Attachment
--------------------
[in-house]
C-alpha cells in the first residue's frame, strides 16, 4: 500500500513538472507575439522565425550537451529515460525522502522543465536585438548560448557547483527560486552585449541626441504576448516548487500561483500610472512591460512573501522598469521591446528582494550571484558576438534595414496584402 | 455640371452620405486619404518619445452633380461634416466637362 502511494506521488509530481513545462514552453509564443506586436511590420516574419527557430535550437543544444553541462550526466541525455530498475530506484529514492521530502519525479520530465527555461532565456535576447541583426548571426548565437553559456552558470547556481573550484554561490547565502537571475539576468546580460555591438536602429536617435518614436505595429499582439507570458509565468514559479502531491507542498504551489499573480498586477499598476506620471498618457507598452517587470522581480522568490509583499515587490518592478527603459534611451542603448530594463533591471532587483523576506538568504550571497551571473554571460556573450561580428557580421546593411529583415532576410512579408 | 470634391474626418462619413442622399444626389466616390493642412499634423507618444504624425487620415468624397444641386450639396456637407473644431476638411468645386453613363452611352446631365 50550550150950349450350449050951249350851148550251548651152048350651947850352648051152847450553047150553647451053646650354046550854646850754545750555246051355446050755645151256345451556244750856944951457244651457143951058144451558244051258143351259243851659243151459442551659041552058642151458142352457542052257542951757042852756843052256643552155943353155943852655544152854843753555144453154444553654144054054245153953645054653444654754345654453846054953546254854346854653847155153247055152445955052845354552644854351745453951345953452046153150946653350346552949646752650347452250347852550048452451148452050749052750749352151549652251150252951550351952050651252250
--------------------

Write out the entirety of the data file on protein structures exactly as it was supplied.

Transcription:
[in-house]
C-alpha cells in the first residue's frame, strides 16, 4: 500500500513538472507575439522565425550537451529515460525522502522543465536585438548560448557547483527560486552585449541626441504576448516548487500561483500610472512591460512573501522598469521591446528582494550571484558576438534595414496584402 | 455640371452620405486619404518619445452633380461634416466637362 502511494506521488509530481513545462514552453509564443506586436511590420516574419527557430535550437543544444553541462550526466541525455530498475530506484529514492521530502519525479520530465527555461532565456535576447541583426548571426548565437553559456552558470547556481573550484554561490547565502537571475539576468546580460555591438536602429536617435518614436505595429499582439507570458509565468514559479502531491507542498504551489499573480498586477499598476506620471498618457507598452517587470522581480522568490509583499515587490518592478527603459534611451542603448530594463533591471532587483523576506538568504550571497551571473554571460556573450561580428557580421546593411529583415532576410512579408 | 470634391474626418462619413442622399444626389466616390493642412499634423507618444504624425487620415468624397444641386450639396456637407473644431476638411468645386453613363452611352446631365 50550550150950349450350449050951249350851148550251548651152048350651947850352648051152847450553047150553647451053646650354046550854646850754545750555246051355446050755645151256345451556244750856944951457244651457143951058144451558244051258143351259243851659243151459442551659041552058642151458142352457542052257542951757042852756843052256643552155943353155943852655544152854843753555144453154444553654144054054245153953645054653444654754345654453846054953546254854346854653847155153247055152445955052845354552644854351745453951345953452046153150946653350346552949646752650347452250347852550048452451148452050749052750749352151549652251150252951550351952050651252250